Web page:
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EIU Forecasts 1.7% Growth for Iran
Domestic Economy

EIU Forecasts 1.7% Growth for Iran

A new report from the London-based Economist Intelligence Unit (EIU) has forecast Iran's gross domestic product (GDP) at 1.7% in fiscal year 2014/15 (March 21-March 20th), up from -1.9% last year.
The report, which was released on Sept. 22, said growth will be weak but it could rebound "much faster" if western sanctions against Tehran are lifted in the next few months.
Iran and the P5+1 group have a November 24 deadline to reach a comprehensive deal over Tehran's nuclear energy program. The deal is expected to help lift the sanctions in exchange for Iran limiting parts of its nuclear activities.
Real GDP has contracted for a second year ending March 20 2014, declining by 1.9% according to a statement from the Central Bank of Iran (CBI). This followed a 6.8% contraction in real GDP in the year prior.
The British publisher of information on business developments and economic trends said it forecast "the economy will recover slightly during the remainder of the forecast period, growing by an average of around 2.3%, with oil export volumes edging up".
Such levels of GDP growth are substantially below the country's historical trend and potential, the report said, "given the country's hydrocarbons wealth and economic diversity."
The publisher underlined that the diplomatic progress increased "the upside risk" to the forecasts, adding, "If a further nuclear deal in 2014/15 prompted the lifting of sanctions on oil exports and the financial sector, the economy would be able to grow much faster."
Between March 2001 and March 2012, real GDP growth averaged 5.3% a year, the report said, forecasting that although investors will have to contend with a challenging business environment in the coming year, a comprehensive nuclear deal can make the real GDP growth rate reasonable at the same level," possibly with a lag of 12 to 18 months."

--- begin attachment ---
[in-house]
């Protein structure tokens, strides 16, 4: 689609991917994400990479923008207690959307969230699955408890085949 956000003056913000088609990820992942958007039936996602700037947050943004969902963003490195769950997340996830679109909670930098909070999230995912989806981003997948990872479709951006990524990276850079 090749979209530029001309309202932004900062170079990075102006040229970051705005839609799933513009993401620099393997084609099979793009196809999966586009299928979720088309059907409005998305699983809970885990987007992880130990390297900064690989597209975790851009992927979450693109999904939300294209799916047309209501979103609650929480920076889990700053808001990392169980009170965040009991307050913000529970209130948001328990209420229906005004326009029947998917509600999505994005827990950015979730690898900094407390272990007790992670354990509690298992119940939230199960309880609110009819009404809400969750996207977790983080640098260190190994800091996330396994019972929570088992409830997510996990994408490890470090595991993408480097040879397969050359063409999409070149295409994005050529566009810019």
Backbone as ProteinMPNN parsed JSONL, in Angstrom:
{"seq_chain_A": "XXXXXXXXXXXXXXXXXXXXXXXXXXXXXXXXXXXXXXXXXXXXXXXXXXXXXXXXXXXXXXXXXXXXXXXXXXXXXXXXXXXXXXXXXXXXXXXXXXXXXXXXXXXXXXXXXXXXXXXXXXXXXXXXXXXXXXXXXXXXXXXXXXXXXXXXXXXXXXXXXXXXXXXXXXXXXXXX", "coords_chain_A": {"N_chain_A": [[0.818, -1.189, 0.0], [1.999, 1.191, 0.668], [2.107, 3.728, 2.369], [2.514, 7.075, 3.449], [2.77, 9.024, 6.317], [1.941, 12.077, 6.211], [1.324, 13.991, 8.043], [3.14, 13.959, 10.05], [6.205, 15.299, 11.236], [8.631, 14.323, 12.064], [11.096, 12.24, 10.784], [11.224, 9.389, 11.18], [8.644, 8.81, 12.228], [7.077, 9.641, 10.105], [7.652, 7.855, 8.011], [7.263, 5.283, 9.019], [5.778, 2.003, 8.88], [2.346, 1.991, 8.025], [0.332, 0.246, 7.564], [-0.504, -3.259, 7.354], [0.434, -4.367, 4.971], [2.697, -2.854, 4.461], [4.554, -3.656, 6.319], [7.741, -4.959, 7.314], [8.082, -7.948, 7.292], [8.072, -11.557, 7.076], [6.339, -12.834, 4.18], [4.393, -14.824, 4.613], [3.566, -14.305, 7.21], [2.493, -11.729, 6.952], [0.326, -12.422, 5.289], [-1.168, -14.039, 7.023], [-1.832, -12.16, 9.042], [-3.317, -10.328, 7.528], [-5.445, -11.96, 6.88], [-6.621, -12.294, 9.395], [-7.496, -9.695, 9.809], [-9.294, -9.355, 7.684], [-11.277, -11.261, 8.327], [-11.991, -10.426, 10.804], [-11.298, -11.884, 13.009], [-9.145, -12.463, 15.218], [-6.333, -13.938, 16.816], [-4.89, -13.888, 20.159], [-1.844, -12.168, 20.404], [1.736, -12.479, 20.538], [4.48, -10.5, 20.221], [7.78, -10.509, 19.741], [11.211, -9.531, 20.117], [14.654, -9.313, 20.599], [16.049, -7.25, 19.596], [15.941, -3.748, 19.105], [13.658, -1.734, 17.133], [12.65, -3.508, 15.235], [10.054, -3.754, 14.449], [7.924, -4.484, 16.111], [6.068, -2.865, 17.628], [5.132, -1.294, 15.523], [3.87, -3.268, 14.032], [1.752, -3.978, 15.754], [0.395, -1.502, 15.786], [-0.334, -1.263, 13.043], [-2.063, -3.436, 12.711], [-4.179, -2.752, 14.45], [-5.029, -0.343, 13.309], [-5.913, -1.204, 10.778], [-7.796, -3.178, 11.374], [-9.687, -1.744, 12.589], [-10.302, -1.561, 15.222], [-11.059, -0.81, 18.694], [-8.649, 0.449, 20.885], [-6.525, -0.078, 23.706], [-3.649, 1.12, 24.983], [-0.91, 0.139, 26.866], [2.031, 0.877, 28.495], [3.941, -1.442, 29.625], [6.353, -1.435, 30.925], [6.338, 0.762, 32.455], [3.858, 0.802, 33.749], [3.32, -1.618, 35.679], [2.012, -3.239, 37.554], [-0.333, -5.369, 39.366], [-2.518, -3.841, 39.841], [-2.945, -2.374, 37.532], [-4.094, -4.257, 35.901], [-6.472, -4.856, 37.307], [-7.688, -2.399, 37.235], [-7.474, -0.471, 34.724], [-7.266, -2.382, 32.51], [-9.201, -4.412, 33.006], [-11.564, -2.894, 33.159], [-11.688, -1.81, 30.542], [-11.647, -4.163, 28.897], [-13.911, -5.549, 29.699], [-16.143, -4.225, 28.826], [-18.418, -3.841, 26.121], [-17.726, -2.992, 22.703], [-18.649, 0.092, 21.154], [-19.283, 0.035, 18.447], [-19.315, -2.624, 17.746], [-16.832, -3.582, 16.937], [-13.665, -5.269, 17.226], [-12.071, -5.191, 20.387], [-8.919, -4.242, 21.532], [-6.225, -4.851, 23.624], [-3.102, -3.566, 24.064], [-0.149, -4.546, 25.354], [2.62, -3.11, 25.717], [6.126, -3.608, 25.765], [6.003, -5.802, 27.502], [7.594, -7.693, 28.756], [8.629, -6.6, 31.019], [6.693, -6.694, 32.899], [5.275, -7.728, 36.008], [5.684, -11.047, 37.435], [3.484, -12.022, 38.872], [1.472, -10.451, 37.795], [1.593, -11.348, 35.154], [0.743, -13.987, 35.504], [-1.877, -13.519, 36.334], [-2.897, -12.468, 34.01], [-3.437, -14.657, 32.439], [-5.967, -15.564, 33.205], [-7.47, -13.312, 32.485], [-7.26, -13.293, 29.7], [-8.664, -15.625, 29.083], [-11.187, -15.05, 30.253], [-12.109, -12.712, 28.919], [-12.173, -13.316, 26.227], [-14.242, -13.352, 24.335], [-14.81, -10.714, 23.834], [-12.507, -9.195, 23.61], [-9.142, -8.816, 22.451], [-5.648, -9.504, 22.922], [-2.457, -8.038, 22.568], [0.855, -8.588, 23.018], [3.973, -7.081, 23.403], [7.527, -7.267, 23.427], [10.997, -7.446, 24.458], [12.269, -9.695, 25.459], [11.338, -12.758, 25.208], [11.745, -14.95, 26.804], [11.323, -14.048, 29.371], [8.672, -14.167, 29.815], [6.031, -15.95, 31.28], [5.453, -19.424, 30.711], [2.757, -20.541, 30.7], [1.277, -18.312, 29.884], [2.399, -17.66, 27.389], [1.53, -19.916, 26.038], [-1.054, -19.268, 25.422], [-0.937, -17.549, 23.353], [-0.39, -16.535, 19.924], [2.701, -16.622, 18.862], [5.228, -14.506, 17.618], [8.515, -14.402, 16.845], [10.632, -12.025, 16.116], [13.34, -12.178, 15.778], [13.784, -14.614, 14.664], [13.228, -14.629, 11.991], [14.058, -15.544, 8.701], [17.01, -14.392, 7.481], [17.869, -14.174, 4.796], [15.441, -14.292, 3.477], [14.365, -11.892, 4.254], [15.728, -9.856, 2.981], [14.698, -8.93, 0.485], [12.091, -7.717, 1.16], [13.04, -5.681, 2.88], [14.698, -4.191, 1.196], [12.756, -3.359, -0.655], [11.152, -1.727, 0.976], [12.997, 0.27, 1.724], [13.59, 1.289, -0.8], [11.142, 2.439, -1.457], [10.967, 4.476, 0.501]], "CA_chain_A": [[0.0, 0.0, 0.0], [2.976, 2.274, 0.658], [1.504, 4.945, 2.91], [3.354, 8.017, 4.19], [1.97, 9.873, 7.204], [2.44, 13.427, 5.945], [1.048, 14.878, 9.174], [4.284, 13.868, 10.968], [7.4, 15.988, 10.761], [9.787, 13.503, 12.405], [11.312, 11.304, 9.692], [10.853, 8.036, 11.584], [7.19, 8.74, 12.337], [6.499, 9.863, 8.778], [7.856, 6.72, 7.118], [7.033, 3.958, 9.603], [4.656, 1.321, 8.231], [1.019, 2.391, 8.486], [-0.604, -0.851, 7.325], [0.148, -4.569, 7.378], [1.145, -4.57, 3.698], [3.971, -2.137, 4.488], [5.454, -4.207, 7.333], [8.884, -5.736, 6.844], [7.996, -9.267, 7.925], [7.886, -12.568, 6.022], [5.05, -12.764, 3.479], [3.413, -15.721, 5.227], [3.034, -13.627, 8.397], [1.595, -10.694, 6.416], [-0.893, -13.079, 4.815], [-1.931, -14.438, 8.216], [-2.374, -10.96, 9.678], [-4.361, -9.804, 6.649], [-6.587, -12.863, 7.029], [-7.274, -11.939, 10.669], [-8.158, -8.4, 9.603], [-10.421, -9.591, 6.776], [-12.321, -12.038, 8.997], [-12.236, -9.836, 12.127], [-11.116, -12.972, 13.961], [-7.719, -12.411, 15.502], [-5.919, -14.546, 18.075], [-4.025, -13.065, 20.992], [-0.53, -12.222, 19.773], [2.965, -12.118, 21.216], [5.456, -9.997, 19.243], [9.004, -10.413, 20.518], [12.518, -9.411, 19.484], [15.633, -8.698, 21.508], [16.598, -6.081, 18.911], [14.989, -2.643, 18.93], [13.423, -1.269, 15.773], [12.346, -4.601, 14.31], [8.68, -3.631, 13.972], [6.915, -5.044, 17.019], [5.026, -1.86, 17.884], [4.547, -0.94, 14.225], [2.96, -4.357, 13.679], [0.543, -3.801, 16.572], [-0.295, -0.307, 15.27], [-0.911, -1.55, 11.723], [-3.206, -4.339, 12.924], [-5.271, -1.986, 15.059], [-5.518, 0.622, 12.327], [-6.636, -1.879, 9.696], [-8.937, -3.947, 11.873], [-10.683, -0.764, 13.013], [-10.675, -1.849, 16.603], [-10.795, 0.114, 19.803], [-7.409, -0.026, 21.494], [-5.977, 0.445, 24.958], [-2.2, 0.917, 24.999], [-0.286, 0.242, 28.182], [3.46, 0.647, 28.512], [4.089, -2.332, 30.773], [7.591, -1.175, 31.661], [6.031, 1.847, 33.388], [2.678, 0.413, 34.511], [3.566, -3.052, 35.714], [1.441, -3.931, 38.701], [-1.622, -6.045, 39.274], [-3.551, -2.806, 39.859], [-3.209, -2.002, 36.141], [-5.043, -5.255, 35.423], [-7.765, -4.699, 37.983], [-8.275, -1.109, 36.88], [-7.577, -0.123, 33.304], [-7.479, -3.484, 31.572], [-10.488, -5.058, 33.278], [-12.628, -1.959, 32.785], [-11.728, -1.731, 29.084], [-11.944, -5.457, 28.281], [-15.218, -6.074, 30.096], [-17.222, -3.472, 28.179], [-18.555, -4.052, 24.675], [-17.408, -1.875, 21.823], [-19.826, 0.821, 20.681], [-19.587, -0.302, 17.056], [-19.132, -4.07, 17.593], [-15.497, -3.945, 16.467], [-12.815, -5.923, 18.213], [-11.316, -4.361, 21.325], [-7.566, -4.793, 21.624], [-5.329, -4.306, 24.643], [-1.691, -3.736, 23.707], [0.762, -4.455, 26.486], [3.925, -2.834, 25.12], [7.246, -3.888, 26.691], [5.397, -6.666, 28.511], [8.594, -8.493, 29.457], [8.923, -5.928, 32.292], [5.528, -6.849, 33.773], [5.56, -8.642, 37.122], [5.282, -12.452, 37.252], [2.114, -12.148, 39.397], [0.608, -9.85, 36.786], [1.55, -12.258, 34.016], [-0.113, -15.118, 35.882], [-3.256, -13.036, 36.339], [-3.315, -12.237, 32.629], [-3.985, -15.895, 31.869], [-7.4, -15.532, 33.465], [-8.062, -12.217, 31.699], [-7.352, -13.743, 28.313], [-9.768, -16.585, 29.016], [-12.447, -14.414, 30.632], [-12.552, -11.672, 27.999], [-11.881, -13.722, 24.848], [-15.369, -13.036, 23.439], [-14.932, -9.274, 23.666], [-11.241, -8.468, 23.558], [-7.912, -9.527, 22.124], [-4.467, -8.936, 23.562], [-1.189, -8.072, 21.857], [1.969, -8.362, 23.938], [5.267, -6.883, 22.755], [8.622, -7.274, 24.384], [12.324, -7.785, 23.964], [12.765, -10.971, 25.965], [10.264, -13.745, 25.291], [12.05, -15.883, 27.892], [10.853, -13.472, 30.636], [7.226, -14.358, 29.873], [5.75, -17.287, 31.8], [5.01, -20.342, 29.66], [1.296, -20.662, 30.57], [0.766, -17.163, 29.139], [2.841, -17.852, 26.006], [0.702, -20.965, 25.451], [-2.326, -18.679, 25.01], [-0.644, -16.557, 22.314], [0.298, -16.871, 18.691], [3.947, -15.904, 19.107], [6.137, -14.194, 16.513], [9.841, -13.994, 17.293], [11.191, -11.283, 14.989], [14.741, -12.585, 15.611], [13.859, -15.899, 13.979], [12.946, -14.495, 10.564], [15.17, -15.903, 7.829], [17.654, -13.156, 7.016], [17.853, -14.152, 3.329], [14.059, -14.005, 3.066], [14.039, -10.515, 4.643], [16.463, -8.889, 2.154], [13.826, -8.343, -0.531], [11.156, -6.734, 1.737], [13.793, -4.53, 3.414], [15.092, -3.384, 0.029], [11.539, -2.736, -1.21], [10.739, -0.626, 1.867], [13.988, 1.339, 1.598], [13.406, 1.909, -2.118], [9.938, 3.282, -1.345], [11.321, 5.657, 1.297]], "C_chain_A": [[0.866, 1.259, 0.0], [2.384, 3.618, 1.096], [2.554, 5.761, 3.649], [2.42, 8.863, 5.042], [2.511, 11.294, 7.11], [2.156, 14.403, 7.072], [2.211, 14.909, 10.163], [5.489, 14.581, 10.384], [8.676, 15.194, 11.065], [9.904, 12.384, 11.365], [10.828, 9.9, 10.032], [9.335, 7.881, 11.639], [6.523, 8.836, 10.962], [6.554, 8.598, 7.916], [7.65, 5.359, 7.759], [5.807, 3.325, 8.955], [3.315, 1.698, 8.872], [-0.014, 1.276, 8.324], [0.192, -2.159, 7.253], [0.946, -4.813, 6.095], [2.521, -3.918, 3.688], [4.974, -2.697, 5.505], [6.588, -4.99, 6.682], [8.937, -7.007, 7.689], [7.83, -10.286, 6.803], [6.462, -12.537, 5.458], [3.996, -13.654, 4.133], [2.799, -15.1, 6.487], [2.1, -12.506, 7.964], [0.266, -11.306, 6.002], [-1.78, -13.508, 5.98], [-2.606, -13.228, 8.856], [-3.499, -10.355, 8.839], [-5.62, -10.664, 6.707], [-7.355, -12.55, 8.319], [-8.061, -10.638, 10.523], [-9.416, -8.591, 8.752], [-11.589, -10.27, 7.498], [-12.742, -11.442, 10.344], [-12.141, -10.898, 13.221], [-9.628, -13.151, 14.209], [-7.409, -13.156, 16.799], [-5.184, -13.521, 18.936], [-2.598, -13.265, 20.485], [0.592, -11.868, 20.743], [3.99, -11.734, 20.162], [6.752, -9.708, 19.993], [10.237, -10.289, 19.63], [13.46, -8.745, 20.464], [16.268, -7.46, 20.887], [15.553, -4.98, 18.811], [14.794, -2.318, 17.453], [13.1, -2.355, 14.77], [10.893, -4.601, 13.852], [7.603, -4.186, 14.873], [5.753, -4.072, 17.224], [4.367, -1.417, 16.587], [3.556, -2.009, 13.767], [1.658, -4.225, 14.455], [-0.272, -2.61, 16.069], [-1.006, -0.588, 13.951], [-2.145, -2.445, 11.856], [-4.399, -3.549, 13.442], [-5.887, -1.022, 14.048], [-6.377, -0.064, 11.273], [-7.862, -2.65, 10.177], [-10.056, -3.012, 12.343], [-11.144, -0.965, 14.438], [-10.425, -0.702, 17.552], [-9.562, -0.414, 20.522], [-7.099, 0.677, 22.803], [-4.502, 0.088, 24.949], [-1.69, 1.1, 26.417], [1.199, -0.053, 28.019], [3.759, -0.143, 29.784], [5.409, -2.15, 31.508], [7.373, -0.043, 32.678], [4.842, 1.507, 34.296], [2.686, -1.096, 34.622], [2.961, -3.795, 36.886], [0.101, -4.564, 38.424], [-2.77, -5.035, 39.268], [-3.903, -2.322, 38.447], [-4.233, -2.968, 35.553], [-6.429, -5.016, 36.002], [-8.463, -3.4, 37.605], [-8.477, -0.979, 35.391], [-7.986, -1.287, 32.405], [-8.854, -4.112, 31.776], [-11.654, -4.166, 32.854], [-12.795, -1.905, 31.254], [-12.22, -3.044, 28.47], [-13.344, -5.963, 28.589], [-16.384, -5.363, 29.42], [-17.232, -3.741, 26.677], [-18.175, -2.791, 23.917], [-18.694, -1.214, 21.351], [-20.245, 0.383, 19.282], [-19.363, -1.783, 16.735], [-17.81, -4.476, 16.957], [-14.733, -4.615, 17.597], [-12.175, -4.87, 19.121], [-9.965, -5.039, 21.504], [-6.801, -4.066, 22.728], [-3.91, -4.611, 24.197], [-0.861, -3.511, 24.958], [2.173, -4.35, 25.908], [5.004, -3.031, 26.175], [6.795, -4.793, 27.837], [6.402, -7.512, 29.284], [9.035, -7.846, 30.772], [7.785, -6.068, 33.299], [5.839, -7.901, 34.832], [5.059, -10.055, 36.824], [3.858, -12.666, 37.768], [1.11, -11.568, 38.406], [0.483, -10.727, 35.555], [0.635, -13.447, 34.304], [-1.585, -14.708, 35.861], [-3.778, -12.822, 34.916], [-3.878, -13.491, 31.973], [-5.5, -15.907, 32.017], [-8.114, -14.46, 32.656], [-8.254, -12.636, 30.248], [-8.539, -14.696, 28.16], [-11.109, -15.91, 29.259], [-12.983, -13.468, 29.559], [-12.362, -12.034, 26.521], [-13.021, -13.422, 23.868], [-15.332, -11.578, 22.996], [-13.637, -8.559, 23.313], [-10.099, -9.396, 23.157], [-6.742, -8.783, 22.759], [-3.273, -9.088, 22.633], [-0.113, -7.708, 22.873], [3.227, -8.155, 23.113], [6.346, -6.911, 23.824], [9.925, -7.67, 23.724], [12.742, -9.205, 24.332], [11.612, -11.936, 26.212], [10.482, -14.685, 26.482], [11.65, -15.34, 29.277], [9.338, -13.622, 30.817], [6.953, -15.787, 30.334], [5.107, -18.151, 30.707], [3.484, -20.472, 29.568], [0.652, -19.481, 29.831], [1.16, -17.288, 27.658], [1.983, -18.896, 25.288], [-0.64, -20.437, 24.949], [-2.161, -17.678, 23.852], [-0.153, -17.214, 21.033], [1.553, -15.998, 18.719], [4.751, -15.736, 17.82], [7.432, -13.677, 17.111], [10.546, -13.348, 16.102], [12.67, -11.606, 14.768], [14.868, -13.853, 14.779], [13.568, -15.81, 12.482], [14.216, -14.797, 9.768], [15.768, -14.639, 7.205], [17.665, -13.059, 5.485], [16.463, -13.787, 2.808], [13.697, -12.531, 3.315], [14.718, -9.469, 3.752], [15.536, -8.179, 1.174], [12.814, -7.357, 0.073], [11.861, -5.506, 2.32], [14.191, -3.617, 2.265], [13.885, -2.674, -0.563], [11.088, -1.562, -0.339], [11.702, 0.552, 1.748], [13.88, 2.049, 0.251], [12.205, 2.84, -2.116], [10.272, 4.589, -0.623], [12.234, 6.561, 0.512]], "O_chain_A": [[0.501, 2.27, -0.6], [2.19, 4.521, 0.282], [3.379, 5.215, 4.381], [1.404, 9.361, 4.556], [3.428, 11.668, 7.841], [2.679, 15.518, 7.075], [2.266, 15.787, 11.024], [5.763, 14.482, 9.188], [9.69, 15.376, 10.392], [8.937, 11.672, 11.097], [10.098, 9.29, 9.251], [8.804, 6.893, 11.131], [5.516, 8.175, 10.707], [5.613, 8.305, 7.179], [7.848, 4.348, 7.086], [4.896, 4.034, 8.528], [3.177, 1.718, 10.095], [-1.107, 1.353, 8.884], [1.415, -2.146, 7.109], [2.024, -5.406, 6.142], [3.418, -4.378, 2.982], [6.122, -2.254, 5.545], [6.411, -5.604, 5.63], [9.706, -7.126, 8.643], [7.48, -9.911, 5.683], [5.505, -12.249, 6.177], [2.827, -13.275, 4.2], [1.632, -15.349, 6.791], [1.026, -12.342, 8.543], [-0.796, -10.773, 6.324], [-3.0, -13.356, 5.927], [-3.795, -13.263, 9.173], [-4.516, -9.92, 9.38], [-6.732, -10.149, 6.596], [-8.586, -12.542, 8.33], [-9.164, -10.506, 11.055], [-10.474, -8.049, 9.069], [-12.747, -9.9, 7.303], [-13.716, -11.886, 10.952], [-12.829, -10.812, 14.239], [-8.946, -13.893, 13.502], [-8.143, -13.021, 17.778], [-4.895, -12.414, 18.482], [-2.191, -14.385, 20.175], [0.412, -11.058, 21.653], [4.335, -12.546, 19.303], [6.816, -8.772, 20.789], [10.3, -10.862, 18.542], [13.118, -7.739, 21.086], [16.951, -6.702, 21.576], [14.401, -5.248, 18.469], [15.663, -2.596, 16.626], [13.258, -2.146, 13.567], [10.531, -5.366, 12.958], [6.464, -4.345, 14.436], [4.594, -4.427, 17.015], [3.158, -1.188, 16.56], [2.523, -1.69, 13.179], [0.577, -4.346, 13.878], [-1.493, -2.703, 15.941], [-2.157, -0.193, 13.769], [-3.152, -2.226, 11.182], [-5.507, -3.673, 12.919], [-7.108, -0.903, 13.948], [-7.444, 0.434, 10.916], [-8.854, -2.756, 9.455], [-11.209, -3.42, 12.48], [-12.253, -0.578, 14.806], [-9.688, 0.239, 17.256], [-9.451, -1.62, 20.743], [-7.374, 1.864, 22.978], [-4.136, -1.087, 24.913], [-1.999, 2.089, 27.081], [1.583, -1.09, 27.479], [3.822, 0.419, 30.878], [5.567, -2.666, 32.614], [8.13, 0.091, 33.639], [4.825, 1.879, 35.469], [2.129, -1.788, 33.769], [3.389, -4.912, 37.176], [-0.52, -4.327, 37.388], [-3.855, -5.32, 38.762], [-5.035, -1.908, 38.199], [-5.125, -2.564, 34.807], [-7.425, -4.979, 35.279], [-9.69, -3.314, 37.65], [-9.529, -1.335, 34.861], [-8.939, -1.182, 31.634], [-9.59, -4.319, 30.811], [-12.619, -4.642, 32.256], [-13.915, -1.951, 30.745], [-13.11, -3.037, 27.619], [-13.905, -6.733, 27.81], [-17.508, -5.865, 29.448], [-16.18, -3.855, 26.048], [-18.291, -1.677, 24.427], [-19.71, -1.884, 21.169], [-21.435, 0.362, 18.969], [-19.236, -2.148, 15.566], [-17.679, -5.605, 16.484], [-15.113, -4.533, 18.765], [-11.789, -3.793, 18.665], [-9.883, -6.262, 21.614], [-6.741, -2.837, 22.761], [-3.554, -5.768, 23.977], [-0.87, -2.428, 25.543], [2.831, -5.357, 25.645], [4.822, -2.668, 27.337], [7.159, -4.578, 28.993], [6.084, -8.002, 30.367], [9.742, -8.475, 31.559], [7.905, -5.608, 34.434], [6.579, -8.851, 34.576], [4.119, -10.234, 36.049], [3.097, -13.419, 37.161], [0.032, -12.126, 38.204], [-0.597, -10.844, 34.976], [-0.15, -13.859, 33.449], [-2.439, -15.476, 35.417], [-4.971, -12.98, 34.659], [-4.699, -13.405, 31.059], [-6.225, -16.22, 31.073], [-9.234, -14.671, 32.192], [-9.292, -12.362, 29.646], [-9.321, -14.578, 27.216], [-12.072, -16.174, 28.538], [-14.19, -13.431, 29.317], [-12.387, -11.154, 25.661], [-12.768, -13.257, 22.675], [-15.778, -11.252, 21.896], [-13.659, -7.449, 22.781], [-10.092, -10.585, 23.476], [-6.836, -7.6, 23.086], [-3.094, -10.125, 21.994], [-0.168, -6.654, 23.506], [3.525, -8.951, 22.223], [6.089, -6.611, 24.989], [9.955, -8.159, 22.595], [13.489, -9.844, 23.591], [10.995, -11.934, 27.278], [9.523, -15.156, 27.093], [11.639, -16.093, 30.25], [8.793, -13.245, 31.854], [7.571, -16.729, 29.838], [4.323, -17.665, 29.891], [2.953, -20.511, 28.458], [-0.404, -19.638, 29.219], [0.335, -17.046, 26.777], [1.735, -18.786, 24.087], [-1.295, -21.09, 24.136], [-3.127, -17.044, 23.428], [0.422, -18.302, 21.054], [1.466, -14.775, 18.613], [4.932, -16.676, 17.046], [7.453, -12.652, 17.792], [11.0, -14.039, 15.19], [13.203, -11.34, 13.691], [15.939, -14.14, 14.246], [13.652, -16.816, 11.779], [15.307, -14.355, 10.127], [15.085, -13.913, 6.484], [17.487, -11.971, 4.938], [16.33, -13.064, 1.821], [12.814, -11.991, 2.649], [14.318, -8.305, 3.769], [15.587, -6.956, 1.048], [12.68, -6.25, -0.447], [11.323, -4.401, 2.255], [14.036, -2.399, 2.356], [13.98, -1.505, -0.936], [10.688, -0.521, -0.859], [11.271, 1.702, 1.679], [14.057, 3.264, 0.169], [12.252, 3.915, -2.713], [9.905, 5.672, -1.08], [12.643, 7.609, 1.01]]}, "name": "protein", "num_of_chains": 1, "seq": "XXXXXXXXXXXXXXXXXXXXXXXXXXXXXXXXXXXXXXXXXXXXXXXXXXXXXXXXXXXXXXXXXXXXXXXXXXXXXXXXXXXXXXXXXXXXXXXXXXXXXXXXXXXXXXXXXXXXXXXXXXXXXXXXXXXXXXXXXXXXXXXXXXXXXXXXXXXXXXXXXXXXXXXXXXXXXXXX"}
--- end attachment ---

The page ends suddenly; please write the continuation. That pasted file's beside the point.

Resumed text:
The Rouhani administration will continue to try to improve economic management, such as inflation and interest-rate policy, which could improve the fundamentals, the report noted.
It went on to say the administration sees sanctions as "the key determinant of the course of the Iranian economy," adding, "we expect oil production to make only marginal gains in 2014-18 (and to remain well below pre-2012 levels) as long as sanctions remain in place."
More technologically advanced foreign companies are likely to invest in the oil sector, following a greater easing of sanctions; so that way production of hydrocarbons, particularly its relatively under-exploited natural gas reserves could increase dramatically.
> Inflation Forecast
Inflation will ease back in 2014, as a result of a high base effect and a more stable exchange rate, but it will remain high over the forecast period, the report said.
Iran has experienced high inflation in recent years, owing to both domestic policy – including a subsidy reform plan, related cash handouts and expansionary funding of housing schemes – and the impact of western sanctions.
It accelerated in 2013 as both the official and unofficial exchange rates weakened sharply and trade restrictions prompted shortages.
"Inflation averaged 39% in 2013 (calendar year). However, the new government has focused on taming inflation, which has trended down from a peak of 45.1% year on year in June 2013 to 14.6% in July 2014; in the January-July period inflation has averaged 18.9% year on year. A sharp downward trend in food price inflation, helped by weak global prices, has also contributed significantly to lower inflation.
Food prices have a 26% weighting in the consumer price index.
The government said a single-digit rate of inflation will be achieved by 2016/17. But the report said it expects "inflation to remain high, to moderate from an average of 17.8% in 2014 to 10% in 2018, helped by greater exchange-rate stability and tighter monetary and fiscal policies."
Ongoing shortages and further price rises related to the Subsidy Reform Plan will keep inflation at high levels, it added.
> Exchange Rates
The central bank introduced a new official exchange rate of around 25,000 rials against the dollar in July 2013. This was a significant devaluation from the previous reference rate of 12,260 rials against the dollar introduced at the start of 2012. Although the new official rate is closer to the market rate to which most Iranians have access, there is still a substantial divergence, the report noted.
The market rate is now around 32,000 rials against the dollar,  while the rial fell to around 39,000 against the dollar just before the June 2013 presidential election and appreciated to a level under 30,000 rials against the dollar in January 2014.
"If Iran manages to win greater concessions on sanctions, we would expect the gap between the two rates to narrow, improving confidence in the official value of the rial", the report said.
The EIU is an independent business within The Economist Group providing forecasting and advisory services through research and analysis.

 

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